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(EDITORIAL from The Korea Times on Sept. 6)

All Headlines 07:18 September 06, 2016

Hanjin turmoil
Government's poor response leaves public speechless

Hanjin Shipping's filing for court receivership last week is causing bigger-than-expected turmoil in global sea freight.

As of Sunday, nearly half of the shipping line's 141 vessels were reportedly stranded in 23 countries. Since Hanjin filed for court receivership on Aug. 31 after failing to receive further financial help from its creditors, 61 container ships and seven bulk carriers have been seized, denied entry to ports or left unable to dock around the world.

With sea freight disrupted, Korean companies have trouble carrying goods to North America. As Hanjin's collapse comes at a time of high seasonal demand for shipping ahead of the year-end holidays, American retailers have urged the U.S. administration to intervene to resolve the gridlock.

Not surprisingly, the latest mess was caused by creditors and the Korean government downplaying the fallout even though Hanjin's collapse was drawing nearer. They misjudged its economic repercussions in their belief that Hanjin accounts for only 2 percent of the domestic traffic and that sales in Korea make up only 20 percent of the company's total sales.

But once the bankruptcy proceeding began, the fallout has turned out to be far greater than expected. Large companies are desperately looking for vessels, while smaller firms are on high alert to meet delivery.

Hanjin, the world's seventh-largest shipping company, made a blunder of rejecting creditors' requests to discuss contingency plans in the run-up to the court receivership. Instead, the cash-strapped shipper only appealed to the public, insisting that bankruptcy should not be an option. Hanjin deserves the blame for making the fallout bigger by operating its vessels normally right before filing for receivership.

The government's poor response to Hanjin's collapse leaves the public speechless. Restructuring the ailing shipping industry has been in review over the last 10 months, with putting Hanjin into court receivership undeniably an option. But our policymakers appear to be in deep confusion, even failing to accurately assess what's going on.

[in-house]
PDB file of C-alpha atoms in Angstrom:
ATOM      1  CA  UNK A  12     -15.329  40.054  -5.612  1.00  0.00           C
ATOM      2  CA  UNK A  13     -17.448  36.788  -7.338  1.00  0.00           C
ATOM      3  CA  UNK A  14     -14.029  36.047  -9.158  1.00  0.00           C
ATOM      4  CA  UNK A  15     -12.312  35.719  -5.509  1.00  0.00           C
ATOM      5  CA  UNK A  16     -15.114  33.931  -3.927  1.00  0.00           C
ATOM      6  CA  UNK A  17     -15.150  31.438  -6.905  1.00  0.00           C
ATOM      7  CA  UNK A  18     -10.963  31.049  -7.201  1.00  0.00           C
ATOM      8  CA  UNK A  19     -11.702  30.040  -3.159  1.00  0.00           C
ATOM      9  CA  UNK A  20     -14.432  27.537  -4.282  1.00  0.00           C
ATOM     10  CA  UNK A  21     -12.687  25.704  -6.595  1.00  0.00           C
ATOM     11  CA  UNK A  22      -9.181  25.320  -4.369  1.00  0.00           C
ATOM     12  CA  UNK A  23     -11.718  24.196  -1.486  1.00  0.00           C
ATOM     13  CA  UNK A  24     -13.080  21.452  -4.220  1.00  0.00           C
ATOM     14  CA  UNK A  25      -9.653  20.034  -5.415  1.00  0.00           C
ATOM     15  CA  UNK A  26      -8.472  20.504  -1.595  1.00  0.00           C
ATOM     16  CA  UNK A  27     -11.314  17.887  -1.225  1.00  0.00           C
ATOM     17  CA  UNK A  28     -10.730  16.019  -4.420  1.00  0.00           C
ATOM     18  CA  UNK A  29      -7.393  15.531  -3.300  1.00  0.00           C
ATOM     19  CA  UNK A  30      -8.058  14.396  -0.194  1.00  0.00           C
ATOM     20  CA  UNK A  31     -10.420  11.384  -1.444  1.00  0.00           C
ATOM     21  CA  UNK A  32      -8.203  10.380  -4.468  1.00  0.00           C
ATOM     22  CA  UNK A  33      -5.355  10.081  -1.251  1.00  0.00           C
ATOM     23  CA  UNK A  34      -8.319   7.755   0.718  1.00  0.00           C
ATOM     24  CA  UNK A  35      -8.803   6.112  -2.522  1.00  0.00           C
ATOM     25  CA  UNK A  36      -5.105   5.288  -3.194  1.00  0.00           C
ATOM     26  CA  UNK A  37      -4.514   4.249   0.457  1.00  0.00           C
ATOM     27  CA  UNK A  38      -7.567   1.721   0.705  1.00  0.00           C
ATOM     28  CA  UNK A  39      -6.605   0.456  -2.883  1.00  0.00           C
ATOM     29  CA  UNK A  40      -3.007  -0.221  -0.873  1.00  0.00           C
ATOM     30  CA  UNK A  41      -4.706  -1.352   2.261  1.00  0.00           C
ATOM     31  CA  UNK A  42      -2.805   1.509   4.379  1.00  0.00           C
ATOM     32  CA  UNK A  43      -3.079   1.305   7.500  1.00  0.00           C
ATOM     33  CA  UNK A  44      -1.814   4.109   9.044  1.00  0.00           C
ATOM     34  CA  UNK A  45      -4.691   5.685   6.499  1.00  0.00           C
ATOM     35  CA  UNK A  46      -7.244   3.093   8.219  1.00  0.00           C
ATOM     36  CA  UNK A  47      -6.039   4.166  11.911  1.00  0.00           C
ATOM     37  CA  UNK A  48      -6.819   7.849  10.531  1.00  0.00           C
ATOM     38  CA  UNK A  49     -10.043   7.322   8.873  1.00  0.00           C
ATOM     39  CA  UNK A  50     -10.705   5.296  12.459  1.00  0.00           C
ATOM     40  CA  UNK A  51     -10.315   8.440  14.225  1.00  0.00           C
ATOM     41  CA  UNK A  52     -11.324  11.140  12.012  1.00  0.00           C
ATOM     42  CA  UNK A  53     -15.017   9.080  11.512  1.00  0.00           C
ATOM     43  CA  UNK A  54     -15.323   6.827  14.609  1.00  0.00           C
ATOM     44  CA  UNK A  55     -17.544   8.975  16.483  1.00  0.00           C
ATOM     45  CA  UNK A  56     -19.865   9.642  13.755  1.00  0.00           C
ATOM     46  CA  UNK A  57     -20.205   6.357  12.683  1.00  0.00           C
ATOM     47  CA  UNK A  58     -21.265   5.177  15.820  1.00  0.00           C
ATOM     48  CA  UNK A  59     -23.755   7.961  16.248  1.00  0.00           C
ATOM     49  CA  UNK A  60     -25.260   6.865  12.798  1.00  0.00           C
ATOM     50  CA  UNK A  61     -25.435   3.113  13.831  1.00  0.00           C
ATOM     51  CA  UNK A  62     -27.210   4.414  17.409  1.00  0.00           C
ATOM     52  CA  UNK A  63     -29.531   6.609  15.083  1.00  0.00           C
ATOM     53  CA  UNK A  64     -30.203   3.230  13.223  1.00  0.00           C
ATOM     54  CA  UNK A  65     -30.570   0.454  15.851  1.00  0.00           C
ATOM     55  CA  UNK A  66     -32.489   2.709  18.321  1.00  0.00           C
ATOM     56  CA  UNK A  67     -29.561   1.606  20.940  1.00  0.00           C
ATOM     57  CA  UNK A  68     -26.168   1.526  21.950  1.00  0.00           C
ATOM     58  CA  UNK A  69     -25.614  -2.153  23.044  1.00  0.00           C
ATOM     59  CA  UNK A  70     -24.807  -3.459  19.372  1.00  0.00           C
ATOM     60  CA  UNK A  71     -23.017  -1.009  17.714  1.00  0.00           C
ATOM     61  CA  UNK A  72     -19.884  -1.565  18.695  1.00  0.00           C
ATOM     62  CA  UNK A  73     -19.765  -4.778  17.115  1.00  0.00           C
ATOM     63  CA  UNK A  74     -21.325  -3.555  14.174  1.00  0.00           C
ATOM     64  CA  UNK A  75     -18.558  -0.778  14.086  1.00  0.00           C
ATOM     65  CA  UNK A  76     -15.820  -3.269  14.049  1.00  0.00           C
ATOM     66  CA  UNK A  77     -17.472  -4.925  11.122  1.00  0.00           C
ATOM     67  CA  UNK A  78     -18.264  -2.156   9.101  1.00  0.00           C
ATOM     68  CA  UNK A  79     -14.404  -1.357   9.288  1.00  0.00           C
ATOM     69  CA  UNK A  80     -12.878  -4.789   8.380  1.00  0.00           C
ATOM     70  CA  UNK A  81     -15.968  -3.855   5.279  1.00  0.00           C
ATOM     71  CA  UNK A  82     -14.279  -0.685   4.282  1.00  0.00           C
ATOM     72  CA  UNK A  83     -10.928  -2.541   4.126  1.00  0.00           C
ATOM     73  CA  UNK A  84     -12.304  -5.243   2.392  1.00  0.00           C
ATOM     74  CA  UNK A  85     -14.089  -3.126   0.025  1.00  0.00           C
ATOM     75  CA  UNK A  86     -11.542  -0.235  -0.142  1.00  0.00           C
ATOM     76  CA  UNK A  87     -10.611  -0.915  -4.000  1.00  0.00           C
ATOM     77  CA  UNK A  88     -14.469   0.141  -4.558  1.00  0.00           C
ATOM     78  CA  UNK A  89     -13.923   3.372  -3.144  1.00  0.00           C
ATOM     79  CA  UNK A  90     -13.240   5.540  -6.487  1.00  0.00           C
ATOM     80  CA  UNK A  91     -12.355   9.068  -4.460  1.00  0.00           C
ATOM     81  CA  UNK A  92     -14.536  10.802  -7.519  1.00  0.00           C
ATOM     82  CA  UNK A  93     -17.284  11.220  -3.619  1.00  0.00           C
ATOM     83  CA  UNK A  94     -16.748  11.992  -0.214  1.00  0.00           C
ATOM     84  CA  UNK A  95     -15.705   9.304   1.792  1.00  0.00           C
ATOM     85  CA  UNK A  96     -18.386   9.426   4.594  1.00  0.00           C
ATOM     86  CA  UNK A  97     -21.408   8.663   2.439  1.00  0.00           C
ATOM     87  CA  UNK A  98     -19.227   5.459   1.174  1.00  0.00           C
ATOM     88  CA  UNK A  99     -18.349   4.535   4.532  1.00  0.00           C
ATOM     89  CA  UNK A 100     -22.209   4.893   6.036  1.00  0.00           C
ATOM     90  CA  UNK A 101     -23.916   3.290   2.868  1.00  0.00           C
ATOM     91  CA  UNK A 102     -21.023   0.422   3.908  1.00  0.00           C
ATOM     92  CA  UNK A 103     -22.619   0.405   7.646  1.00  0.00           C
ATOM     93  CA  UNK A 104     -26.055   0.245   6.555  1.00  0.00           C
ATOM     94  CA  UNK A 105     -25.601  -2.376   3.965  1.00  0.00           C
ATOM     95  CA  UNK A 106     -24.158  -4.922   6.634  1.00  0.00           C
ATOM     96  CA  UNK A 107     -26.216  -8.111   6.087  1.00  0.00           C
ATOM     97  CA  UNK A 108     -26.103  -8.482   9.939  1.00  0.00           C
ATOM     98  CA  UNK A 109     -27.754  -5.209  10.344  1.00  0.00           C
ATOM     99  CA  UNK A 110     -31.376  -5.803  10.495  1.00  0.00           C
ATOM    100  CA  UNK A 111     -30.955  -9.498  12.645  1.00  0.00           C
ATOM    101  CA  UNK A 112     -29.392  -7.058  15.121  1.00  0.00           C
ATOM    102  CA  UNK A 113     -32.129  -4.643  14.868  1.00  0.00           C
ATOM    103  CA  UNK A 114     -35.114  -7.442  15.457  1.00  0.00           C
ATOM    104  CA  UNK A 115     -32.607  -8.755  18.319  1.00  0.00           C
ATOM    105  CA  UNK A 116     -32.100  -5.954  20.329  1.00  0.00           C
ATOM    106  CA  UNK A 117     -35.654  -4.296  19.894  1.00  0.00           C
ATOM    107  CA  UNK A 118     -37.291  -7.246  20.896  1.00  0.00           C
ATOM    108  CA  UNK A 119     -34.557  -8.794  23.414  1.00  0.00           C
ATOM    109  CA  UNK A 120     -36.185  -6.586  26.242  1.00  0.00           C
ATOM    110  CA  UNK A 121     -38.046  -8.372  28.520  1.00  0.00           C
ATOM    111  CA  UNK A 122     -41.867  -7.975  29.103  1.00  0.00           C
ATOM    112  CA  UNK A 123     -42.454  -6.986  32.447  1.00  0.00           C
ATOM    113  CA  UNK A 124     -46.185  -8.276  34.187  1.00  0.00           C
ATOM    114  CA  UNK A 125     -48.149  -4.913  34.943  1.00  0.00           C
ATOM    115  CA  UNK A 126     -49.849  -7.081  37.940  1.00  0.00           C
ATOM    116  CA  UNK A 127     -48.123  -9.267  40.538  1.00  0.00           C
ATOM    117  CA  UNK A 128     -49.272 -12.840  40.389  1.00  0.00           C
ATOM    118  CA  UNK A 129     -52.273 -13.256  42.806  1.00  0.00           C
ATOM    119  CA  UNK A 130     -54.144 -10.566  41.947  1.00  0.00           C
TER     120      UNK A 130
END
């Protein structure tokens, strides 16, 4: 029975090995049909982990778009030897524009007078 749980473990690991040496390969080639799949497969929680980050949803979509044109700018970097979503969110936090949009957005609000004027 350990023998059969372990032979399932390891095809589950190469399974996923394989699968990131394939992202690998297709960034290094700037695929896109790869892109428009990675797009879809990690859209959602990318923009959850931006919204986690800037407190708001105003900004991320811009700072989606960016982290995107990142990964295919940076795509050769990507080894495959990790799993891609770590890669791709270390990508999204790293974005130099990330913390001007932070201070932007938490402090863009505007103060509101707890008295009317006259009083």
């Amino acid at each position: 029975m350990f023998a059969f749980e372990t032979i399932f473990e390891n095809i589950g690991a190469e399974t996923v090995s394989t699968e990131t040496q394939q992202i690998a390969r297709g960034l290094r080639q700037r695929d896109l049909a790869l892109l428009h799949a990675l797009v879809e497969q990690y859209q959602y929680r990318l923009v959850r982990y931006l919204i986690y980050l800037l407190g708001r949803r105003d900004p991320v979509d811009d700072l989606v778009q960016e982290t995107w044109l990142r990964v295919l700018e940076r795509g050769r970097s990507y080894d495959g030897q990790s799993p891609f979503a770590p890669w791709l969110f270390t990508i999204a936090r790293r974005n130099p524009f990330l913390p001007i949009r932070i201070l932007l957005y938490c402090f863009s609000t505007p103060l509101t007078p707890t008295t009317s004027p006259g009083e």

Minister of Oceans and Fisheries Kim Young-suk chaired a meeting of relevant ministries Sunday and belatedly decided to upgrade the ministry's emergency response team to a task force attended by other agencies. Still, however, there was no tense atmosphere.

In fact, it's hard to deny the inevitability of placing Hanjin Shipping into court receivership, given the much-needed principle that helping poorly managed companies is no longer tenable. But this is not to say that the government may sit on its hands, doing nothing to prepare for contingencies.

As the confusion drags on, there has been talk about offering fresh loans to Hanjin so that contracted companies can load or unload the vessels. However, the government needs to be prudent, considering that it would result in the financial regulator breaking its own principle: no more financial aid without outlays from major shareholders.

What is needed urgently is for Hanjin vessels to escape being stranded through consultations with foreign countries. Strategy and Finance Minister Yoo Il-ho, who doubles as the top economic policymaker, should come forward to minimize the impact of the Hanjin turmoil on the economy.
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